Entertainment Fort Smith Magazine, Online
THE PREMIER MAGAZINE OF EVENTS, CULTURE AND LIVING IN FORT SMITH ARKANSAS   |   Submit your event >

On the Air: The History of Broadcast in Fort Smith, Ark.


On the Air: The History of Broadcast in Fort Smith, Ark.


Article Images
On the Air Exhibit Shows the History of Broadcast in Fort Smith, Ark.

On April 27, longtime Fort Smith media figure Carl Riggins will see a dream come true when the permanent exhibit “On the Air 1922-1972” opens at the Fort Smith Museum of History.

Visitors will walk into a replica of the exterior of Fort Smith’s Radio Center building that once stood at 421 Garrison Avenue. Inside, they can see and hear the history of local radio and television through a display of authentic equipment, photographs and information.

Riggins has spent a lifetime collecting and preserving artifacts of local radio and TV. He originally bought many items on display and also persuaded other owners of memorabilia to donate it to this exhibit.

In 2012, Riggins mounted a temporary exhibit that incorporated related material already held by the museum. He said he enjoyed contacting retired broadcasters – many of them friends – to loan things to the exhibit.

Riggins spent his entire career in local broadcasting. He was a boy when radio was the only broadcast medium and a teen during television’s debut. He started in radio as a disc jockey at radio stations KWHN, KFSA and KTCS, and later worked at television stations KLMN-TV (later KPOM TV Channel 24) and KFSA TV, now KFSM Channel 5. He retired after 30 years as director of media ministries for First Baptist Church, which aired the ACTS network, later known as Inspirational Network, when it was on television Channel 2.

The popularity of the first “On the Air” exhibit further inspired Riggins and the museum to create this permanent installation. Riggins helped to solicit $25,000 in underwriting. The second-floor Radio Center replica exterior, with its Art Deco doors and glass-block accents, was built by talented craftsmen Monte Smith and Easy Barber near other replica exteriors such as the Boston Store and Goldman Hotel exhibits.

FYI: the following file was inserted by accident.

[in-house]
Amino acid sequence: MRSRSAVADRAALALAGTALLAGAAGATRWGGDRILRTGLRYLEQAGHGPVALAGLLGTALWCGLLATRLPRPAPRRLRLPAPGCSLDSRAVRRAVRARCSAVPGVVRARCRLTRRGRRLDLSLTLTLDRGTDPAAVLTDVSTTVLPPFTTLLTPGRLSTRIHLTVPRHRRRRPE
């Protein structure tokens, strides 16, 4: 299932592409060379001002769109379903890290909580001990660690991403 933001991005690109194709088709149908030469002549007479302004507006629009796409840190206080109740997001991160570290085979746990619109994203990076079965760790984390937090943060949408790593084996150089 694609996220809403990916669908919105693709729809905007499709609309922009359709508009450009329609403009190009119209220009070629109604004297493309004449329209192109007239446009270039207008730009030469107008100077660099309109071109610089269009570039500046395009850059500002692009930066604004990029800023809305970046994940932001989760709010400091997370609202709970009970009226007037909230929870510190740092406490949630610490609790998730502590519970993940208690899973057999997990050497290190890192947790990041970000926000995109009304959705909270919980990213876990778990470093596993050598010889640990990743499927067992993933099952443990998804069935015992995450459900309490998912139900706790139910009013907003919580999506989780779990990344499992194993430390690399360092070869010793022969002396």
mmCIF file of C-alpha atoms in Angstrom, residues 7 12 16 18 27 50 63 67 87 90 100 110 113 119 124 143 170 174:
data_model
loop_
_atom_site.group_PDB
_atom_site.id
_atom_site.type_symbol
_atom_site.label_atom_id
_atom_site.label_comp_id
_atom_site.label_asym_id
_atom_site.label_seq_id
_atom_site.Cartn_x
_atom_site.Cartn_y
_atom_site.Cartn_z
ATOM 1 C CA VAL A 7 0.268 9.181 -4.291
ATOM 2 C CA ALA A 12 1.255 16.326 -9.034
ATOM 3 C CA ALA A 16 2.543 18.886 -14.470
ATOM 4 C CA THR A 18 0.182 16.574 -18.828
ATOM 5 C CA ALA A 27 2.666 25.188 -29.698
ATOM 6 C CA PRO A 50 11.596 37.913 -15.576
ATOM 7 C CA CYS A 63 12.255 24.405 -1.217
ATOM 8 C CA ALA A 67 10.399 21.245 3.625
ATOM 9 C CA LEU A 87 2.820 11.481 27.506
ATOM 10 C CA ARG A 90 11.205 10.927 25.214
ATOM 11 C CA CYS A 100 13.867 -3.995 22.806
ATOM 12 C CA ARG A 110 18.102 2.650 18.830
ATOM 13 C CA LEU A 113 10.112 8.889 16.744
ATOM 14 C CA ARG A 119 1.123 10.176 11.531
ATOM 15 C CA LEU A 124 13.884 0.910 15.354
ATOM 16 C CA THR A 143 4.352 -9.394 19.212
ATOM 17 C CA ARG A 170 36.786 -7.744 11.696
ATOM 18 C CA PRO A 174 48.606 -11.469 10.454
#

Riggins’ contemporary Jim Roughley, who also worked on-air for local stations, has helped with the search for artifacts and making the radio control room operable, Riggins said. Many other broadcast pros have contributed and all the items are meticulously credited.

LeRoy Billy, owner of KPRV in Poteau, Okla., gave the radio transmitter. Bill and Karen Pharis, owners of Fort Smith Radio Group have been very supportive; Dale Williams contributed a rare Electronic Transmission turntable he rescued from a dumpster, Riggins said. Families of other local broadcasters have given photographs, signs and memorabilia, as well.

The 2012 exhibit opening was an area media reunion. The museum staff invites all employees of any local stations, or their families, to reunite once more at the public opening reception, 6 p.m. April 27, which will both launch the exhibit and honor Riggins. The permanent exhibit will likely grow with more preserved audio, film and video from local radio and TV.

These familiar voices and faces, the news they reported and read daily, the entertainment they created and the technology that broadcast engineers mastered are all a part of local history that might have left only memories but for Riggins’ dedication.

By Lynn Wasson


6 p.m. April 27 Opening Reception. Admission $7 adults, $5 veterans and military, $2 children, under 6 free. Fort Smith Museum of History, 320 Rogers Avenue, Fort Smith, Ark. 479-783-7841 fortsmithmuseum.org


This article appears in the April 2017 issue of Entertainment Fort Smith Magazine.



Print Print
Entertainment Fort Smith Magazine, Online